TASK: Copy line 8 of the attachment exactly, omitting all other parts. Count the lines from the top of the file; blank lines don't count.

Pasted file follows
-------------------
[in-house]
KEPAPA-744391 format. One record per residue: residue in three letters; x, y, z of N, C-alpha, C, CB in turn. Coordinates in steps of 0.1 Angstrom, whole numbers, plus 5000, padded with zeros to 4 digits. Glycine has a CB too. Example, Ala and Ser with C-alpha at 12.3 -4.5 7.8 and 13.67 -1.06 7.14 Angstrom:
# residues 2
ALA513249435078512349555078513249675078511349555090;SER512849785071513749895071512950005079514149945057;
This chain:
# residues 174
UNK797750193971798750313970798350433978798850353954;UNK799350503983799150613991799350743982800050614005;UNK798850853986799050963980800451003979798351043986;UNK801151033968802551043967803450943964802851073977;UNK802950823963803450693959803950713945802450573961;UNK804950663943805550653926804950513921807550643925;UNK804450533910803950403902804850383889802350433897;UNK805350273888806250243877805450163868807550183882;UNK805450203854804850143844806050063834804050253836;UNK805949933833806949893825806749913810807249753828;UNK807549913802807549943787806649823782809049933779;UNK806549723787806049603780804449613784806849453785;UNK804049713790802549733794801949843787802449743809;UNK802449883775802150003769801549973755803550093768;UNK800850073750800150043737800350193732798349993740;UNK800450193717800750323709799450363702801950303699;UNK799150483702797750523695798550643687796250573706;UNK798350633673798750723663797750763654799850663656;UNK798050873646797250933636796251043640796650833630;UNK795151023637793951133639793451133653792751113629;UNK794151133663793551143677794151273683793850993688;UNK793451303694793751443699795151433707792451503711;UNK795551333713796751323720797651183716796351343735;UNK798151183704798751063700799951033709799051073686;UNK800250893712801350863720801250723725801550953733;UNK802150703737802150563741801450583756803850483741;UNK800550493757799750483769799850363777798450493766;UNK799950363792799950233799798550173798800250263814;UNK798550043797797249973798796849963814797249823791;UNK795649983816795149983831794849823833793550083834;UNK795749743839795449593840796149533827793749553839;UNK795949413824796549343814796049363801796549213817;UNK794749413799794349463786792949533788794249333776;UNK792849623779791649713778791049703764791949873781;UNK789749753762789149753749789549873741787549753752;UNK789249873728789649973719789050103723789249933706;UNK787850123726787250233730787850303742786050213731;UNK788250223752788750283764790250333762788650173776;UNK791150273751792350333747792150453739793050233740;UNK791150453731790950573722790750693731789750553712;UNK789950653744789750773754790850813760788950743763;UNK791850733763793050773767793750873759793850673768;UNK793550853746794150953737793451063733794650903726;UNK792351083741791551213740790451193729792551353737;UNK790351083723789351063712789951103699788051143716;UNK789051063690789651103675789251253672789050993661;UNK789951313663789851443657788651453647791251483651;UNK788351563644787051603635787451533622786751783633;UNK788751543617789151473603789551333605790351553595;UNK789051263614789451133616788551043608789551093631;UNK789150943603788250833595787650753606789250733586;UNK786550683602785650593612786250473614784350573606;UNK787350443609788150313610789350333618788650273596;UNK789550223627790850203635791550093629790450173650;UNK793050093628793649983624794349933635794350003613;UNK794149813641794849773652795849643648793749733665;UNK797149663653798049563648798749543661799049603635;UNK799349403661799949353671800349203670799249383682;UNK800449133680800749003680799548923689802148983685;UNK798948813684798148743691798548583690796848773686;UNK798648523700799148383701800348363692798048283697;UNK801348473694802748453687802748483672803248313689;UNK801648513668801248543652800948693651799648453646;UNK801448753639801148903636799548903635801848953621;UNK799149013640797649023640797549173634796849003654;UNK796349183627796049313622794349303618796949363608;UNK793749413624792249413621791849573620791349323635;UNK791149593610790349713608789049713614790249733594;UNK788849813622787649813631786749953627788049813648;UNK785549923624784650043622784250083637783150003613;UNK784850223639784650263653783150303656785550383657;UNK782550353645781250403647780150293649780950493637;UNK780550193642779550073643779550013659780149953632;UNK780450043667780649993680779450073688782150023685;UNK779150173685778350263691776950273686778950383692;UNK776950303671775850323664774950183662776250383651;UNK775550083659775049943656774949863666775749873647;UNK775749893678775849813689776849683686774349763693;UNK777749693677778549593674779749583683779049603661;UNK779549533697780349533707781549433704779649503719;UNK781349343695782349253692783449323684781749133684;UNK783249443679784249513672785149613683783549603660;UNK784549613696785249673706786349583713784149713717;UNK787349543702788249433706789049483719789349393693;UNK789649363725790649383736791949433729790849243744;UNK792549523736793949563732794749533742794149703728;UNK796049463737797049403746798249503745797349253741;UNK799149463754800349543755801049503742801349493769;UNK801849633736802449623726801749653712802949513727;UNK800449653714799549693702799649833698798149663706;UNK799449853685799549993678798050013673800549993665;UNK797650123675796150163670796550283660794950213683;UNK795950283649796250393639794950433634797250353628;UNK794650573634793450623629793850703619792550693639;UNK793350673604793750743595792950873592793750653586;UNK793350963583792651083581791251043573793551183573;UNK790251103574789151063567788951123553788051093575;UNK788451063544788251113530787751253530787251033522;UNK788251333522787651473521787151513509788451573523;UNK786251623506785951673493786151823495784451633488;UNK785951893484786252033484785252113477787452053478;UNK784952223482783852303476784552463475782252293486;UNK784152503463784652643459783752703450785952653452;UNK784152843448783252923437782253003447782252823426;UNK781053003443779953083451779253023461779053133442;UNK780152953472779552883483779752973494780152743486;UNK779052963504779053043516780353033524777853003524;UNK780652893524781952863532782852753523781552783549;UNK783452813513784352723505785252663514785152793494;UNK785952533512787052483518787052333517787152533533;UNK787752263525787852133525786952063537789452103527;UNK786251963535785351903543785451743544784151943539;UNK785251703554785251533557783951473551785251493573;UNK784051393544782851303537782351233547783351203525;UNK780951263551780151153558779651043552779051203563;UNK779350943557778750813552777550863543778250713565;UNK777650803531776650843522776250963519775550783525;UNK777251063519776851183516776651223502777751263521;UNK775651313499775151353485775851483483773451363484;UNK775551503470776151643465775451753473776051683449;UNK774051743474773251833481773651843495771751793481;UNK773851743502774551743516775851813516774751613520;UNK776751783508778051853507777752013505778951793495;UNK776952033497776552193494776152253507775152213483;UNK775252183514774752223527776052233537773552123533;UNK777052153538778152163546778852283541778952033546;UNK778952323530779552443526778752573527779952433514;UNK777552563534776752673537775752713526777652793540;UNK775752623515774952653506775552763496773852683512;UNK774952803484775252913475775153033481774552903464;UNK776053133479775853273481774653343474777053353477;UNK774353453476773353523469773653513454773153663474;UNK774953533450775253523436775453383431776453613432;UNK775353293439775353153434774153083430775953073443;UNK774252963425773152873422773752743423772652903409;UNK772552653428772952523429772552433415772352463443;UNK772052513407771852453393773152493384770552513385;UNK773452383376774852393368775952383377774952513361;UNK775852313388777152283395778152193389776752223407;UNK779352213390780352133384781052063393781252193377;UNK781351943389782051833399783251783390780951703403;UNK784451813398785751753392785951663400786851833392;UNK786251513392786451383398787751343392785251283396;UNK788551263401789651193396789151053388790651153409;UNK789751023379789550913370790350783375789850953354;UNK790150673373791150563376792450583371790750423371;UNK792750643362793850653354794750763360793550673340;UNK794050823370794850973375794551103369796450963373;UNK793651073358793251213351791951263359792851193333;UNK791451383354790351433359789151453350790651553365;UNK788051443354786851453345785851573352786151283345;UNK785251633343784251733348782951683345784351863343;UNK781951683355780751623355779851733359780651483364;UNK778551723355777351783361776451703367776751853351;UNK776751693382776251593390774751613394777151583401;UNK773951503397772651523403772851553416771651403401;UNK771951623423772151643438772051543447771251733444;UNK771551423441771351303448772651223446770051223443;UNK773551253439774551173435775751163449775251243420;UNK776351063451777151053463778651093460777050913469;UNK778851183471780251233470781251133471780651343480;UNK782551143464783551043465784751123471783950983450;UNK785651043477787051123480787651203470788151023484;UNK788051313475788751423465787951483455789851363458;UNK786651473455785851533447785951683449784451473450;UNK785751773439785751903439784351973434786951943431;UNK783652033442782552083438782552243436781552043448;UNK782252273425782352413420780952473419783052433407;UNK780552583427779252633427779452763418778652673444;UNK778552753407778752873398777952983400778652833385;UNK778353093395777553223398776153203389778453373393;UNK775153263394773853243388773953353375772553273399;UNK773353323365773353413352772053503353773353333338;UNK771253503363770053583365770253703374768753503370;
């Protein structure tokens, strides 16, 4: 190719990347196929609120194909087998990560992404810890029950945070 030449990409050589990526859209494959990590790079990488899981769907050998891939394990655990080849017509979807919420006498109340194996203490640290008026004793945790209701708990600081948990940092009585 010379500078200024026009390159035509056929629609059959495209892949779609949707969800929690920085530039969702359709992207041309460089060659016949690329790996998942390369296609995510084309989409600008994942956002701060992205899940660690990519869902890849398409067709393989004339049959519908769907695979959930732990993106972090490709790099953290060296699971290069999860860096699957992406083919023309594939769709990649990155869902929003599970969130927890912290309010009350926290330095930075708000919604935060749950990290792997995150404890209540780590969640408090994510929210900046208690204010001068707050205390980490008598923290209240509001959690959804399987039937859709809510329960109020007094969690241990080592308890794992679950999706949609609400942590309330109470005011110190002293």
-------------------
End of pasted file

């Protein structure tokens, strides 16, 4: 190719990347196929609120194909087998990560992404810890029950945070 030449990409050589990526859209494959990590790079990488899981769907050998891939394990655990080849017509979807919420006498109340194996203490640290008026004793945790209701708990600081948990940092009585 010379500078200024026009390159035509056929629609059959495209892949779609949707969800929690920085530039969702359709992207041309460089060659016949690329790996998942390369296609995510084309989409600008994942956002701060992205899940660690990519869902890849398409067709393989004339049959519908769907695979959930732990993106972090490709790099953290060296699971290069999860860096699957992406083919023309594939769709990649990155869902929003599970969130927890912290309010009350926290330095930075708000919604935060749950990290792997995150404890209540780590969640408090994510929210900046208690204010001068707050205390980490008598923290209240509001959690959804399987039937859709809510329960109020007094969690241990080592308890794992679950999706949609609400942590309330109470005011110190002293």